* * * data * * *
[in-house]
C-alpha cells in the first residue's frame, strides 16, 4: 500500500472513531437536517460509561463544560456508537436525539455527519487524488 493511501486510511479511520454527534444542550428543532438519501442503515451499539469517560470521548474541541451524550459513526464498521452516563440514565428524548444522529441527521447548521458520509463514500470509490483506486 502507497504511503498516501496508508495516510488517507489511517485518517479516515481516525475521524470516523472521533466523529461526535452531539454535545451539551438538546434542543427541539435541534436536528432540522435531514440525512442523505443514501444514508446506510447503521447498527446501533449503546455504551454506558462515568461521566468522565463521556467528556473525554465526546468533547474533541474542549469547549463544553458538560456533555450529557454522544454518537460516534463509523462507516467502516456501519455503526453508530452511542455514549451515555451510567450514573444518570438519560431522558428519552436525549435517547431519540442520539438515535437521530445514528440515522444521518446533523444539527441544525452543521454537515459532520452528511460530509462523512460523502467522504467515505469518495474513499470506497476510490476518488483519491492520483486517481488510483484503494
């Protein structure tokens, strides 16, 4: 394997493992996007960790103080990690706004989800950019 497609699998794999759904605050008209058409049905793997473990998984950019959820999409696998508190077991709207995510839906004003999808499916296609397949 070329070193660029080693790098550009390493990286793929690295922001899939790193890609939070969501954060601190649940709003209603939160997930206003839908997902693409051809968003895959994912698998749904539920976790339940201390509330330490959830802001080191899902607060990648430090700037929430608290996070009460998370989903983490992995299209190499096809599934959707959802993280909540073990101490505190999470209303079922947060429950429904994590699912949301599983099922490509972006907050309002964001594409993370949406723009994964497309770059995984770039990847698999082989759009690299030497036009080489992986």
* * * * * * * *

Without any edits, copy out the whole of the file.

[in-house]
C-alpha cells in the first residue's frame, strides 16, 4: 500500500472513531437536517460509561463544560456508537436525539455527519487524488 493511501486510511479511520454527534444542550428543532438519501442503515451499539469517560470521548474541541451524550459513526464498521452516563440514565428524548444522529441527521447548521458520509463514500470509490483506486 502507497504511503498516501496508508495516510488517507489511517485518517479516515481516525475521524470516523472521533466523529461526535452531539454535545451539551438538546434542543427541539435541534436536528432540522435531514440525512442523505443514501444514508446506510447503521447498527446501533449503546455504551454506558462515568461521566468522565463521556467528556473525554465526546468533547474533541474542549469547549463544553458538560456533555450529557454522544454518537460516534463509523462507516467502516456501519455503526453508530452511542455514549451515555451510567450514573444518570438519560431522558428519552436525549435517547431519540442520539438515535437521530445514528440515522444521518446533523444539527441544525452543521454537515459532520452528511460530509462523512460523502467522504467515505469518495474513499470506497476510490476518488483519491492520483486517481488510483484503494
């Protein structure tokens, strides 16, 4: 394997493992996007960790103080990690706004989800950019 497609699998794999759904605050008209058409049905793997473990998984950019959820999409696998508190077991709207995510839906004003999808499916296609397949 070329070193660029080693790098550009390493990286793929690295922001899939790193890609939070969501954060601190649940709003209603939160997930206003839908997902693409051809968003895959994912698998749904539920976790339940201390509330330490959830802001080191899902607060990648430090700037929430608290996070009460998370989903983490992995299209190499096809599934959707959802993280909540073990101490505190999470209303079922947060429950429904994590699912949301599983099922490509972006907050309002964001594409993370949406723009994964497309770059995984770039990847698999082989759009690299030497036009080489992986």